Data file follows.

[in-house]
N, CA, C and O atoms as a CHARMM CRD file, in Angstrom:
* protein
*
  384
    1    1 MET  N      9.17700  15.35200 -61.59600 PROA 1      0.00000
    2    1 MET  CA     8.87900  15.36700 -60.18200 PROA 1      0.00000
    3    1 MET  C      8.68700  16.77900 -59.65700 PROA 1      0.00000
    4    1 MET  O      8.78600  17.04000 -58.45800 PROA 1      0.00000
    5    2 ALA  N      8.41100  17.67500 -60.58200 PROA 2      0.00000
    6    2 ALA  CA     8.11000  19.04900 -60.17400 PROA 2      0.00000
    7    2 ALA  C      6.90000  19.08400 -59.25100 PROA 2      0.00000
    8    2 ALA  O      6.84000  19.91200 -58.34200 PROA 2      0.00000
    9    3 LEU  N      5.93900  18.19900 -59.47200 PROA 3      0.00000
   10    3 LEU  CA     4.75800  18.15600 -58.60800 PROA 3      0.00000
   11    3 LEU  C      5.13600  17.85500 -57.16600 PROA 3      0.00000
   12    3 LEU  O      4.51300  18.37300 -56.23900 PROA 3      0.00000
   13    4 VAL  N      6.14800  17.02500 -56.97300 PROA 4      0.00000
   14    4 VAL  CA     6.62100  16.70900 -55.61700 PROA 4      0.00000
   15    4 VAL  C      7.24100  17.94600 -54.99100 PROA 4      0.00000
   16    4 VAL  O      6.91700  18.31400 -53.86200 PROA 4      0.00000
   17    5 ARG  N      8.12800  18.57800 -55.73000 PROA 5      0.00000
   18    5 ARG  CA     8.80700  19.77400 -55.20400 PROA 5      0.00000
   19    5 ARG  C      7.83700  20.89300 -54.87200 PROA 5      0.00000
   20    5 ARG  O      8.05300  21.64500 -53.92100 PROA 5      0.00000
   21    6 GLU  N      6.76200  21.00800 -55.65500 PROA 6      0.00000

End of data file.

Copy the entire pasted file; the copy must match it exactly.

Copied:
[in-house]
N, CA, C and O atoms as a CHARMM CRD file, in Angstrom:
* protein
*
  384
    1    1 MET  N      9.17700  15.35200 -61.59600 PROA 1      0.00000
    2    1 MET  CA     8.87900  15.36700 -60.18200 PROA 1      0.00000
    3    1 MET  C      8.68700  16.77900 -59.65700 PROA 1      0.00000
    4    1 MET  O      8.78600  17.04000 -58.45800 PROA 1      0.00000
    5    2 ALA  N      8.41100  17.67500 -60.58200 PROA 2      0.00000
    6    2 ALA  CA     8.11000  19.04900 -60.17400 PROA 2      0.00000
    7    2 ALA  C      6.90000  19.08400 -59.25100 PROA 2      0.00000
    8    2 ALA  O      6.84000  19.91200 -58.34200 PROA 2      0.00000
    9    3 LEU  N      5.93900  18.19900 -59.47200 PROA 3      0.00000
   10    3 LEU  CA     4.75800  18.15600 -58.60800 PROA 3      0.00000
   11    3 LEU  C      5.13600  17.85500 -57.16600 PROA 3      0.00000
   12    3 LEU  O      4.51300  18.37300 -56.23900 PROA 3      0.00000
   13    4 VAL  N      6.14800  17.02500 -56.97300 PROA 4      0.00000
   14    4 VAL  CA     6.62100  16.70900 -55.61700 PROA 4      0.00000
   15    4 VAL  C      7.24100  17.94600 -54.99100 PROA 4      0.00000
   16    4 VAL  O      6.91700  18.31400 -53.86200 PROA 4      0.00000
   17    5 ARG  N      8.12800  18.57800 -55.73000 PROA 5      0.00000
   18    5 ARG  CA     8.80700  19.77400 -55.20400 PROA 5      0.00000
   19    5 ARG  C      7.83700  20.89300 -54.87200 PROA 5      0.00000
   20    5 ARG  O      8.05300  21.64500 -53.92100 PROA 5      0.00000
   21    6 GLU  N      6.76200  21.00800 -55.65500 PROA 6      0.00000